Head banging and rocking
head; banging; rocking; sleep; disturbances; habits;
Head banging by a young child just as he or she is about to fall asleep is common. Rocking in bed is even more common.
Much of the content of this topic comes from a Parent Easy Guide about habits developed by Parenting SA - A partnership between the Department for Education and Child Development and the Women’s and Children’s Health Network South Australia.
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Head banging by a young child just as he or she is about to fall asleep is common.
- Up to 30% of 12 month old children bang their head before they go to sleep.
- It usually starts by about 8 to 9 months, and is rare after 2 years.
Rocking in bed is even more common, with between 40% and 60% of children rocking rhythmically before going to sleep when they are around 9 months old, decreasing to about 5% to 10% when they are 5 years old.
There are theories that head banging and rocking might be due to not enough stimulation or contact with parents during the day, but it seems likely that something that is this common is 'normal', and for some reason head banging and rocking help little children to relax into sleep. After all, younger babies very often settle into sleep more easily if they are rocked.
- Any sudden change in the pattern of a child's sleep may be triggered by something stressful happening in her life, but head banging and rocking often happen when there are no new stresses.
- Rocking and head banging that last for a short time when a child is falling asleep do not appear to be linked to psychological problems, but if a child is also rocking a lot or head banging while awake, and there are other behaviours that you are concerned about, talk to your doctor about her development.
- Even though the sound of the head banging might be quite loud, it seems that it does not hurt children.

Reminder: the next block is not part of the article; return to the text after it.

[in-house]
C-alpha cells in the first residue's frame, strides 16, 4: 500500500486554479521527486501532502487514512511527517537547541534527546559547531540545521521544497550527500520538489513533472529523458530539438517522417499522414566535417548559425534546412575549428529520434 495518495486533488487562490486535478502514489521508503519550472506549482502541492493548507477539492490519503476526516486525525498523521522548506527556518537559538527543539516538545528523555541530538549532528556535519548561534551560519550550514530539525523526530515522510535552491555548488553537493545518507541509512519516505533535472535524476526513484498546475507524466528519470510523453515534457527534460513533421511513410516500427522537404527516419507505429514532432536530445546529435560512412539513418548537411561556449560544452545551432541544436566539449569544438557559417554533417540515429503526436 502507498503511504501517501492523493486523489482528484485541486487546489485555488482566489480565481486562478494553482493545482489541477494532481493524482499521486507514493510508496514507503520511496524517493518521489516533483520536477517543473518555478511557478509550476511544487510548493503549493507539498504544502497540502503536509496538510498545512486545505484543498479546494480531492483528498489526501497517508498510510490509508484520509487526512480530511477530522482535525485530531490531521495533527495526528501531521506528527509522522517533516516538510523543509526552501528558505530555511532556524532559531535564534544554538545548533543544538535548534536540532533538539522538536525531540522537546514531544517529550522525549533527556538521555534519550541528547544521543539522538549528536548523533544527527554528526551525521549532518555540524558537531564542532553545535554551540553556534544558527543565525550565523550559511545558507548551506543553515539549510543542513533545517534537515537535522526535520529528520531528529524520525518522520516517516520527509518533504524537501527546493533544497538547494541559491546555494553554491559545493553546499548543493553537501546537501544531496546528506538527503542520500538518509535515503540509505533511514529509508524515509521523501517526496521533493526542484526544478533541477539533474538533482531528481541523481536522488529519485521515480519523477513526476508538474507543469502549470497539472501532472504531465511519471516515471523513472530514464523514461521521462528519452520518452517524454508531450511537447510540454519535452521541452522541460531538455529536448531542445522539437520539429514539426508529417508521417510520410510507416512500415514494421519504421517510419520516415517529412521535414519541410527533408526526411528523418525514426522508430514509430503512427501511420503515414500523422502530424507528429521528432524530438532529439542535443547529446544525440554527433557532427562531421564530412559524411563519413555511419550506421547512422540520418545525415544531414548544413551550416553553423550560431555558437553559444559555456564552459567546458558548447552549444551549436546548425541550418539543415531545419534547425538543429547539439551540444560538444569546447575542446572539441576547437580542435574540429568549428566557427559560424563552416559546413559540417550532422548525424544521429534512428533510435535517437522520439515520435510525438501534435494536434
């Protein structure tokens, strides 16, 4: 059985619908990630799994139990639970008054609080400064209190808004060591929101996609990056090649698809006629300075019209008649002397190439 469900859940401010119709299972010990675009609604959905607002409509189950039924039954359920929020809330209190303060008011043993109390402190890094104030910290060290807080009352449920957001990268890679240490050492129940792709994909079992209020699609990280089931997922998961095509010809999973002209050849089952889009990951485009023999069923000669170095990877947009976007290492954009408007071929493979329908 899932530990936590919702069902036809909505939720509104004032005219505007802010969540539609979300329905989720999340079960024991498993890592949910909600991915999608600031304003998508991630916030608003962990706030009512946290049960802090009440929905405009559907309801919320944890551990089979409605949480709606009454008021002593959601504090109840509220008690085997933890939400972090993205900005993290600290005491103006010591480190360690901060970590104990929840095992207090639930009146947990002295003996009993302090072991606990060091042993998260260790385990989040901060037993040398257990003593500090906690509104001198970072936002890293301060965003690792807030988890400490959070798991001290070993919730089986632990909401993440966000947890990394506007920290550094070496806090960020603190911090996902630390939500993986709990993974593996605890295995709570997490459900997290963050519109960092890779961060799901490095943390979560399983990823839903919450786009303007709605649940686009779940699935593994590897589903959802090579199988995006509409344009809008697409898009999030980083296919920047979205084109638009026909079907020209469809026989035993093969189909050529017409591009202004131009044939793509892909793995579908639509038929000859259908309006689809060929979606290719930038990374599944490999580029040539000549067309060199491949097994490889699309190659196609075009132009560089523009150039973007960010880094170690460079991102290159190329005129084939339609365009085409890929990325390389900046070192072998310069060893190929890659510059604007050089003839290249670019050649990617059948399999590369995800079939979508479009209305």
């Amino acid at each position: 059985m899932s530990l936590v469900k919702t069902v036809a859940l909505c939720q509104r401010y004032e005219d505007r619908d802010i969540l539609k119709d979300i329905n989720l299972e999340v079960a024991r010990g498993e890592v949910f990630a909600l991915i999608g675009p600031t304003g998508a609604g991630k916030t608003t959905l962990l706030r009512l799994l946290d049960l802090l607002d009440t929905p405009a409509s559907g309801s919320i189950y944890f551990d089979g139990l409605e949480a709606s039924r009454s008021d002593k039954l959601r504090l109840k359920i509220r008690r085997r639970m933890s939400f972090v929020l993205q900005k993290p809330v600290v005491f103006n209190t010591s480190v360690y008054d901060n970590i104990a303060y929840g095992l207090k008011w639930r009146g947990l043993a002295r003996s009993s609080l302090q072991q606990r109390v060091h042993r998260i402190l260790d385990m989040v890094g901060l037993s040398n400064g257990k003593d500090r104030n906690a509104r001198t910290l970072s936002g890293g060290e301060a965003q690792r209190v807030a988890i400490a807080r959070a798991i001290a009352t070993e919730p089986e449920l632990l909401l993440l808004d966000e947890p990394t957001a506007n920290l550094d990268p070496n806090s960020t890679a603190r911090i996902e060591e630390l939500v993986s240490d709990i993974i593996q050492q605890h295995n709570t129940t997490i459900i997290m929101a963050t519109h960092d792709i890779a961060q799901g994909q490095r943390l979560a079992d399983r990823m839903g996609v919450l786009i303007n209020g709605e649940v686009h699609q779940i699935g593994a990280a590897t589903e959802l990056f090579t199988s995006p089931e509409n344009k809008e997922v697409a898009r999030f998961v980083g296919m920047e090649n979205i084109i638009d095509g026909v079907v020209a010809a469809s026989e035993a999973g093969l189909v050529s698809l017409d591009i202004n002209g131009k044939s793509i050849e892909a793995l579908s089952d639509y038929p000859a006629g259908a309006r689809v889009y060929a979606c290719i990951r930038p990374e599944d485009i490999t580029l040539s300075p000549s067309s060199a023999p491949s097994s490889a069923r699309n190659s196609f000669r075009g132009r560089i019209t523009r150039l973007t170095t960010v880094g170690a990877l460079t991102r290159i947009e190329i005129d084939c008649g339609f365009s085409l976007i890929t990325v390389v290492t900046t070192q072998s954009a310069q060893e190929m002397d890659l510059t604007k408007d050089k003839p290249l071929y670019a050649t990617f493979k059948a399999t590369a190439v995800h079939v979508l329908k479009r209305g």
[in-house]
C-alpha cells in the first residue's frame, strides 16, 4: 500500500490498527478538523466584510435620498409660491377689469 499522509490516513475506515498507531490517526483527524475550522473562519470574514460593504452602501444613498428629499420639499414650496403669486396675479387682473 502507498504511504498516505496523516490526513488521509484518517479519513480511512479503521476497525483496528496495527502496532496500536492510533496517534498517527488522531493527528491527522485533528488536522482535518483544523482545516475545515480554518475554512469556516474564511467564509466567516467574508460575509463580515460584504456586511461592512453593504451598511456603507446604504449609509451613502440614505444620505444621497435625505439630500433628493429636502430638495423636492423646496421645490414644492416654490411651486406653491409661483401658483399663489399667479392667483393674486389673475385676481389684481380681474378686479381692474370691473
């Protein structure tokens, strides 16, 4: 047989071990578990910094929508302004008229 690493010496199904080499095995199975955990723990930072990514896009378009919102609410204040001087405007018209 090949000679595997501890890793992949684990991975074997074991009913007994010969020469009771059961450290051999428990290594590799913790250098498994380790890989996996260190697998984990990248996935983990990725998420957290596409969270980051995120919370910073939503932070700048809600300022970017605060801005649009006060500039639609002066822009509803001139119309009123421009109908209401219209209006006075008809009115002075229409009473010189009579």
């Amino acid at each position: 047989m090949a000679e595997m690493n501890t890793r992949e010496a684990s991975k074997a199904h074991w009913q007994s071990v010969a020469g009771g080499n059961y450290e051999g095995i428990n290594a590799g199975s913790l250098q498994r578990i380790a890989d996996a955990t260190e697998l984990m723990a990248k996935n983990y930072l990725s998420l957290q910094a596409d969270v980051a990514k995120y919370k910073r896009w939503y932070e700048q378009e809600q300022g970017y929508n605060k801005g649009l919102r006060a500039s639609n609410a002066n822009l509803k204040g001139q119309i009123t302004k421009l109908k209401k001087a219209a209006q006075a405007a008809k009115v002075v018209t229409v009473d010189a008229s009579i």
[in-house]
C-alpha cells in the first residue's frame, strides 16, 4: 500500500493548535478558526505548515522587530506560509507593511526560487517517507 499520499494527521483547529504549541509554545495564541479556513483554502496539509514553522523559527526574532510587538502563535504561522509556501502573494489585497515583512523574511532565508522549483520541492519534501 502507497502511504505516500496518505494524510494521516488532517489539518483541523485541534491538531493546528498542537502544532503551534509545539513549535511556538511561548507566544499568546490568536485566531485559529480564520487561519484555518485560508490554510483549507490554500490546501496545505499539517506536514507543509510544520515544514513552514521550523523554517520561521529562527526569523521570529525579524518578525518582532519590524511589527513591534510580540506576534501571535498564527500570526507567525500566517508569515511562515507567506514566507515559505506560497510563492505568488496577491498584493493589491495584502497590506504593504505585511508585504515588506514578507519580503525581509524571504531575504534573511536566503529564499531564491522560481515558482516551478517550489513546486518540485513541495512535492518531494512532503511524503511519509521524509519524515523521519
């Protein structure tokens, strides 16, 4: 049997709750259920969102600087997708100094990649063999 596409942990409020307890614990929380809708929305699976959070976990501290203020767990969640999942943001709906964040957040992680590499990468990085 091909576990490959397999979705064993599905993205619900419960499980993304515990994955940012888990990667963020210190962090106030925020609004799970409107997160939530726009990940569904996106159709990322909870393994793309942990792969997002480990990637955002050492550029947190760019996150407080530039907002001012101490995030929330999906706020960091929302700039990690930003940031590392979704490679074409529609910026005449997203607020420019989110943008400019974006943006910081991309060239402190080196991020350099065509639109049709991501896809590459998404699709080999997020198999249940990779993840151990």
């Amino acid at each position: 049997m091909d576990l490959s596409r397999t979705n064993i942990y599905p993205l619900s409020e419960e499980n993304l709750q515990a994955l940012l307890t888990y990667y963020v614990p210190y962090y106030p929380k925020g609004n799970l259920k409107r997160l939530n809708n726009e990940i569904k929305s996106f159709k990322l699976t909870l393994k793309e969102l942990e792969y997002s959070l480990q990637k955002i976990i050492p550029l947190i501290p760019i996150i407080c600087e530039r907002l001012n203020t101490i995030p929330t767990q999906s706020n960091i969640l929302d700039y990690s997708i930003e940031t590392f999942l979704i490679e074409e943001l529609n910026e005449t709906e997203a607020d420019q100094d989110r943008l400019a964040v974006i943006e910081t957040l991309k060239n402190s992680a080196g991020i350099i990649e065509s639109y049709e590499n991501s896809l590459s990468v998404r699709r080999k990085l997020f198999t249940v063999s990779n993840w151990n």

What you could try
There is no need to try to stop the behaviours, and trying to stop them is often not successful.
- It has been suggested that gently stroking a child's head while he is going off to sleep may help him relax, but you might find that you are having to do this every time he goes to sleep.
- Making the side of the cot softer by using cot bumpers or pillows is not recommended because of the risk of suffocation. Even if they were tried, children seem to push them aside and still bang their head against the side of the cot.
- Move the cot away from the wall if the banging or rocking is making a noise that disturbs others.
- Check and tighten all of the screws and other fastenings on the cot often, because the banging and rocking can loosen them.
Parent Helpline 1300 364 100
Talk with your doctor - if your child is having very disturbed sleep an assessment by a specialist in child health could be of use, and maybe a referral to a Sleep Disorders unit.
The Raising Children Network webiste also has information about head banging and rocking
The information on this site should not be used as an alternative to professional care. If you have a particular problem, see a doctor, or ring the Parent Helpline on 1300 364 100 (local call cost from anywhere in South Australia).
This topic may use 'he' and 'she' in turn - please change to suit your child's sex.